Airports need to invest in infrastructure to meet future demand as air traffic continues to grow rapidly. By 2040, global traffic is expected to be more than 22 billion passengers and to grow at an average annual rate of 4.5%.
This document will provide information concerning:
- Trends in airport privatization
- Governments’ options for privatizing airports
- The privatization process up close
- Incentivizing the private sector to invest in airports
- Case studies
The economic sustainability of the airport industry is dependent on the capacity of airports to recover their aeronautical costs from the users, in line with national legislation and ICAO’s Policies on Charges for Airports and Air Navigation Services in Doc 9082. As such, airport operators are committed to ensuring the right level of transparency when charges are set and to carrying out consultations with aircraft operators in a structured and meaningful way. With the objective of giving airport operators guidance in optimizing their results in effective charges consultation with their airline customers, the ACI Recommended Practices on Transparency and Consultations with Airlines on Setting Airport Charges are meant to be aspirational. They demonstrate the commitment of the airport industry to engage meaningfully with the airlines and build the right level of trust with all stakeholders.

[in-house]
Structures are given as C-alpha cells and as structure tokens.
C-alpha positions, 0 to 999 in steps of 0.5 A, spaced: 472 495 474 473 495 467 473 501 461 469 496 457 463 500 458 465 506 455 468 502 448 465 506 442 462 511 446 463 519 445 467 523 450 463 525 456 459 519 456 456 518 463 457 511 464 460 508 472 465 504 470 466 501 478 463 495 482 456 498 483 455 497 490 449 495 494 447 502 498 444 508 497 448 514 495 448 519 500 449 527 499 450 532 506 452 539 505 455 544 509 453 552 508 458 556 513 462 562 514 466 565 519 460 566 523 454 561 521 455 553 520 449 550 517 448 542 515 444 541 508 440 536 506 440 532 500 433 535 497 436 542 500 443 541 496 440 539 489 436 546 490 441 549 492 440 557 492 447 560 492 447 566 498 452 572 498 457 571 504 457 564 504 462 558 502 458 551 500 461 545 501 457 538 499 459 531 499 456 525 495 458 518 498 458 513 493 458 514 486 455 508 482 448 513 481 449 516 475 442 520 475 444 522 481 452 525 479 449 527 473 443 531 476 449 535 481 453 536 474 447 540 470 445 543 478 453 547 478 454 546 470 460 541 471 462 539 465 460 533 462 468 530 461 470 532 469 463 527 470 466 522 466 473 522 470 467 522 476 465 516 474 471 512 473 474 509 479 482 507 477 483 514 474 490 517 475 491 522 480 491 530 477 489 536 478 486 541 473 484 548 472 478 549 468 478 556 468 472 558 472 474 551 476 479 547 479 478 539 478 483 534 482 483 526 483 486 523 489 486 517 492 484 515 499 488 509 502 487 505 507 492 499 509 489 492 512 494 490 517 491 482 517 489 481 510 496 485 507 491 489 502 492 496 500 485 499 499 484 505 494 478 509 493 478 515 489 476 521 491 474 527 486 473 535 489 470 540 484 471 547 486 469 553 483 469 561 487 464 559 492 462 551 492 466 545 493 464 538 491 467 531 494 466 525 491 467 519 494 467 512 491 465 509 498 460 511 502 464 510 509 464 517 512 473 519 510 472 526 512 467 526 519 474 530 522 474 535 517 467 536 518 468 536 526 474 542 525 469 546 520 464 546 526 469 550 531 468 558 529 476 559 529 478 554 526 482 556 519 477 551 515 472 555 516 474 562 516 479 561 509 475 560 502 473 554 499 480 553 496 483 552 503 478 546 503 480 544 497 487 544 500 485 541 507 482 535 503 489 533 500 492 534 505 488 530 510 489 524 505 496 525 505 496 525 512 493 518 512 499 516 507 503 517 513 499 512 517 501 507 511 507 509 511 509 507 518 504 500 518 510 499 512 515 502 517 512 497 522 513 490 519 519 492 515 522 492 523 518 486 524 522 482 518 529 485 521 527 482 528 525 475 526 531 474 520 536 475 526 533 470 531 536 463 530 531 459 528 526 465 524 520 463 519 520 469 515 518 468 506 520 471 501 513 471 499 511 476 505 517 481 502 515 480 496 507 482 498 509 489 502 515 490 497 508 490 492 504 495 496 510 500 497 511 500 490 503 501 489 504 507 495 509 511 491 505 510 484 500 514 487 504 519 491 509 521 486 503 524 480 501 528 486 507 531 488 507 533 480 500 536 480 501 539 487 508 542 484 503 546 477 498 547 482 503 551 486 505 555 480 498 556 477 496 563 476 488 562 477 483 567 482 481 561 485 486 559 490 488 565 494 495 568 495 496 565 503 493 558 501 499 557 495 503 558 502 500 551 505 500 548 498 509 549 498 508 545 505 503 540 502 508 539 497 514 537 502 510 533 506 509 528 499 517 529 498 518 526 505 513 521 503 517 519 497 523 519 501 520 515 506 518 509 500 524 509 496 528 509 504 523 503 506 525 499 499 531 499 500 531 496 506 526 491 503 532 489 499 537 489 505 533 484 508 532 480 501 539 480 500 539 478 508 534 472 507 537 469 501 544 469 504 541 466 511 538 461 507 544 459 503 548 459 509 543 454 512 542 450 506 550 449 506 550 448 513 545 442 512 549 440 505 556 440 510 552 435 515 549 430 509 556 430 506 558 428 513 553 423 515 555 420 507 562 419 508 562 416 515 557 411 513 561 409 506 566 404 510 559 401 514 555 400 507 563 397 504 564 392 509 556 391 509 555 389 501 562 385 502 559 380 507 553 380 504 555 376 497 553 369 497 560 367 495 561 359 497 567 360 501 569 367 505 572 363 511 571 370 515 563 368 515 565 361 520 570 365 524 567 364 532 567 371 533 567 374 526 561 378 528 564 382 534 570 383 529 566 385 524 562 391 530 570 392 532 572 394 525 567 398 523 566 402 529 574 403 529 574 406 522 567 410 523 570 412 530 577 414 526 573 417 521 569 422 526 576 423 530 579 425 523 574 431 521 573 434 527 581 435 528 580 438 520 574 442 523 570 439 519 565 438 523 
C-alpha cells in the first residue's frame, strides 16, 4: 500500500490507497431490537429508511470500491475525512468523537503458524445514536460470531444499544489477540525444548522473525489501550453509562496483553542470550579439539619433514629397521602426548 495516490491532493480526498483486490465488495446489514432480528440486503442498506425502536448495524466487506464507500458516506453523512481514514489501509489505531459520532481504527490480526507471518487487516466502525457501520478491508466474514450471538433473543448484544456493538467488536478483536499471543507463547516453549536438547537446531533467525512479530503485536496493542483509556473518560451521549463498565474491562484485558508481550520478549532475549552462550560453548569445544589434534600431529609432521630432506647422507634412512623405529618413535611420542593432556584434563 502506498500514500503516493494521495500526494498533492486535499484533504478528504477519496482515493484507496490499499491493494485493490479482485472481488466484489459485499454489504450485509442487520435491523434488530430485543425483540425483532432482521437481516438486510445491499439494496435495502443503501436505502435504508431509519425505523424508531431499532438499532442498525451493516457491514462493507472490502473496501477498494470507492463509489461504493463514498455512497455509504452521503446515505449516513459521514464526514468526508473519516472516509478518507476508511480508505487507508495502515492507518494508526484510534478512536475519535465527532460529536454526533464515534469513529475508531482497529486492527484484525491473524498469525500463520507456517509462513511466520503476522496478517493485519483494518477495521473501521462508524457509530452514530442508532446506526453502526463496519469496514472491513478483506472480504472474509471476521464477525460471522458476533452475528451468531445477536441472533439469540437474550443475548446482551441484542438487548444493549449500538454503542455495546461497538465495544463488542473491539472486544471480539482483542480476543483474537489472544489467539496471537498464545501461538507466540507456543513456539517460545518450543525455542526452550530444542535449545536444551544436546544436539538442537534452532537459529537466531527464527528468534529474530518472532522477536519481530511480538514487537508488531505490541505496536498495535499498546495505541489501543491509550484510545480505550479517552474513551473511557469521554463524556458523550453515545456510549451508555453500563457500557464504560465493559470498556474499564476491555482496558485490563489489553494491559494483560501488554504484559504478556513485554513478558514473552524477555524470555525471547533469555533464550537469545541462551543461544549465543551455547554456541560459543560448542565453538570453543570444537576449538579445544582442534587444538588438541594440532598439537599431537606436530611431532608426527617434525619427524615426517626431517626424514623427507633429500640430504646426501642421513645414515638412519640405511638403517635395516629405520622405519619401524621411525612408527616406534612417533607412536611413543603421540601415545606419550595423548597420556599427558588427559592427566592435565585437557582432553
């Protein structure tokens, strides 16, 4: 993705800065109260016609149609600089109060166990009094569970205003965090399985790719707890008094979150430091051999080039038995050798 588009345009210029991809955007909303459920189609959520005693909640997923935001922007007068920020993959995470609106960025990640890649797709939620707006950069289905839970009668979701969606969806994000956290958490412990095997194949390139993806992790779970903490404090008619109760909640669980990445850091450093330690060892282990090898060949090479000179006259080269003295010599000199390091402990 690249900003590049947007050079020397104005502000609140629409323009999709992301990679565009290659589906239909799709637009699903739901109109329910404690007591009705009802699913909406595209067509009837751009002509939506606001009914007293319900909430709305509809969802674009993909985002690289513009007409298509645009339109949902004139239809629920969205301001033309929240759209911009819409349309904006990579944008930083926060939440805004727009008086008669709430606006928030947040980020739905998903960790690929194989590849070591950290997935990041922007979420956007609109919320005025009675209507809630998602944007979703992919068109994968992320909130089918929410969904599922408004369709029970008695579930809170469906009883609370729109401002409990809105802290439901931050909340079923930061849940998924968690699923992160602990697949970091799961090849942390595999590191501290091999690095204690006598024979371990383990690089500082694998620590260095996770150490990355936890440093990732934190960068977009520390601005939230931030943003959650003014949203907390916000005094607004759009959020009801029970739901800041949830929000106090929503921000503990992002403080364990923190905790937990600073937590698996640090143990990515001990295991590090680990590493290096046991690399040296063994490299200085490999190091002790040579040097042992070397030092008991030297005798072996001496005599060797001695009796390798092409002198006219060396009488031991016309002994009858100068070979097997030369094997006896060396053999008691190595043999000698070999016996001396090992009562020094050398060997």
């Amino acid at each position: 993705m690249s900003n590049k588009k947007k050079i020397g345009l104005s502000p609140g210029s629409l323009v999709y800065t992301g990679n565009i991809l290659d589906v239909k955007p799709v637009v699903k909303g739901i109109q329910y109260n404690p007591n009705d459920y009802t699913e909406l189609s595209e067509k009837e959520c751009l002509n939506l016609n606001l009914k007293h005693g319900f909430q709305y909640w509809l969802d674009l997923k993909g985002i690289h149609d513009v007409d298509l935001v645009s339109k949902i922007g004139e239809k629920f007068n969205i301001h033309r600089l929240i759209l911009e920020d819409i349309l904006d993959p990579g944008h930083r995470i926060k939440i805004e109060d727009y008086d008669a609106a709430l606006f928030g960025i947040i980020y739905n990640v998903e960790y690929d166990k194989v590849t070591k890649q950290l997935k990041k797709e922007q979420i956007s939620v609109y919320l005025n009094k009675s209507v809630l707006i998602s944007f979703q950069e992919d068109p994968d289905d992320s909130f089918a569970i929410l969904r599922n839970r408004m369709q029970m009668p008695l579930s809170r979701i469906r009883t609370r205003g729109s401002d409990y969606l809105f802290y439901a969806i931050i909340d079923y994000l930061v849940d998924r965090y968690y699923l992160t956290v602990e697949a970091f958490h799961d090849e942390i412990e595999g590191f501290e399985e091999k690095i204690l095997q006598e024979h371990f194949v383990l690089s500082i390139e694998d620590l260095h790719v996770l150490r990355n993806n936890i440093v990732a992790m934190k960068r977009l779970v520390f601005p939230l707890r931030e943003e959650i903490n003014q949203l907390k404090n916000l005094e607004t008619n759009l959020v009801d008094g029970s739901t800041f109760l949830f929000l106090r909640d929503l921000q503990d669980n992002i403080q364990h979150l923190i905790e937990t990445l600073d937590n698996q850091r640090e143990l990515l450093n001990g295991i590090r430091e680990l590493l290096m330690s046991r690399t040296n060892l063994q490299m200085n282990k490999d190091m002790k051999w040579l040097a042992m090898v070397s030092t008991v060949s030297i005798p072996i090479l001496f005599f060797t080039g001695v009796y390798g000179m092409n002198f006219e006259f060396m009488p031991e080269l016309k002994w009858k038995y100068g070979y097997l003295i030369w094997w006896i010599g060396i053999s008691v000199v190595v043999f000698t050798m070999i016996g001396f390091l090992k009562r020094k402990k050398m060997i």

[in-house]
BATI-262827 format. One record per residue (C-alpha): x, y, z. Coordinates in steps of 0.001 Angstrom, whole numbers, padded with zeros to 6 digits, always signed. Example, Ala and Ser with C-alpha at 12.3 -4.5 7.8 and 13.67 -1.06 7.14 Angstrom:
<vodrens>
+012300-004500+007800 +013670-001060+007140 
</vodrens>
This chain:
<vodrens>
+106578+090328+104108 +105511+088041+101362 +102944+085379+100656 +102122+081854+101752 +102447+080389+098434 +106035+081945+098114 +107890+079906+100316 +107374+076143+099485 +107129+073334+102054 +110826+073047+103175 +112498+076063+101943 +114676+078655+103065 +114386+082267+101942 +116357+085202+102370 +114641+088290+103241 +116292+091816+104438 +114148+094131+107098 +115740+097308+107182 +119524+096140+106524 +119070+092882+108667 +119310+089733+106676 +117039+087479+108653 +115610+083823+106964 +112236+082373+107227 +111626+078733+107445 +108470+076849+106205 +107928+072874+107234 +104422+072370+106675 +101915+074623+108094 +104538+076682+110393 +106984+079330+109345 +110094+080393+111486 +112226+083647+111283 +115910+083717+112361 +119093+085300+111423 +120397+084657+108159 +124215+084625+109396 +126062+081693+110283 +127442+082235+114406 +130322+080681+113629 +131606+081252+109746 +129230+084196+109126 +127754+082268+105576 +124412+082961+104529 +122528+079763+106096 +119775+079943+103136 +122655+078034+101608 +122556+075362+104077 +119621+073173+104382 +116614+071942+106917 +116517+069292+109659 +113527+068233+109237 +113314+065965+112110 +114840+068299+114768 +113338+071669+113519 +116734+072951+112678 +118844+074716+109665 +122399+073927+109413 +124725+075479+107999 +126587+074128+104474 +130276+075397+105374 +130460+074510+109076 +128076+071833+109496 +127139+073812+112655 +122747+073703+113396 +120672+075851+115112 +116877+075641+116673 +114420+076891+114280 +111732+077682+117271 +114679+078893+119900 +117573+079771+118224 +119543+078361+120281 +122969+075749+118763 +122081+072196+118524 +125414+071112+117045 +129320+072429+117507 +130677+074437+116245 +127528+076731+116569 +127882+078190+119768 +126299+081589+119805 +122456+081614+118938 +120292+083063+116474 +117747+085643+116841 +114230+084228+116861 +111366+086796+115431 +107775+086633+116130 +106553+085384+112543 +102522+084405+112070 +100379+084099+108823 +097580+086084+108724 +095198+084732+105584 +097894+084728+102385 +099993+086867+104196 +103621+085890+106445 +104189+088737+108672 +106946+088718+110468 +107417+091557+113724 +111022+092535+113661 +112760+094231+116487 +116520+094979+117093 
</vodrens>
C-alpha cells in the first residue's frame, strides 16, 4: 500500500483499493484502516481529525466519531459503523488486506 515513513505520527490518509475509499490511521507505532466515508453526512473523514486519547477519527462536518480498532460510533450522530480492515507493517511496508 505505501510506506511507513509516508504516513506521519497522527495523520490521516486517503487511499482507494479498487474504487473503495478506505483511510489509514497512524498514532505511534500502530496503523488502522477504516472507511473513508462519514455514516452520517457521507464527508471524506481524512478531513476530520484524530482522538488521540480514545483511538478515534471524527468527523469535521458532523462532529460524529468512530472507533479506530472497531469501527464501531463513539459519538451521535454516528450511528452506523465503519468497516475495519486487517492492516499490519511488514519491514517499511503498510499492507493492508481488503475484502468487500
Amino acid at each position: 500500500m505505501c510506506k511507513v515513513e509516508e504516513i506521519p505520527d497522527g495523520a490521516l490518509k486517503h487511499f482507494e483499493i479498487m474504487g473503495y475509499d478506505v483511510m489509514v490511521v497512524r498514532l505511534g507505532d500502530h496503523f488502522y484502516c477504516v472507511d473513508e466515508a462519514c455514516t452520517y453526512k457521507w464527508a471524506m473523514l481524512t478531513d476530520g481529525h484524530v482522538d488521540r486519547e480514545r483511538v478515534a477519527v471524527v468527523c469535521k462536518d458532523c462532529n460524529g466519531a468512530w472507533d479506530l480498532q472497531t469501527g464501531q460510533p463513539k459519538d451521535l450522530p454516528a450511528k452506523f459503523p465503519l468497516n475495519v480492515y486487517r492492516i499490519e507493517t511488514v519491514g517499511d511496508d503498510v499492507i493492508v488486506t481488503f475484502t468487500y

This ACI Policy Brief focuses on one specific management model, the airport network, and addresses its role in sustainability of airports with low traffic volume. It provides an overview of the state of airport networks worldwide, based on a robust dataset and inventory of the world’s airport networks. It also puts forth practical policy recommendations to ensure that airport network operation and development is sustainable and beneficial to airlines, passengers, communities and national economies.
The ACI Policy Brief on airport ownership, economic regulation and financial performance aims to provide the state of the industry based on a robust dataset and inventory of the world’s major commercial airports and puts forth several practical policy recommendations to ensure that investment is attracted to the industry. The Brief emphasizes the need for flexibility and consistency in regulatory frameworks that govern airport revenues and capital investments. Specifically, it advocates a move toward well-crafted economic incentives that enables private equity to flow to the airport industry and helps contain the level of risk of such a capital intensive investment.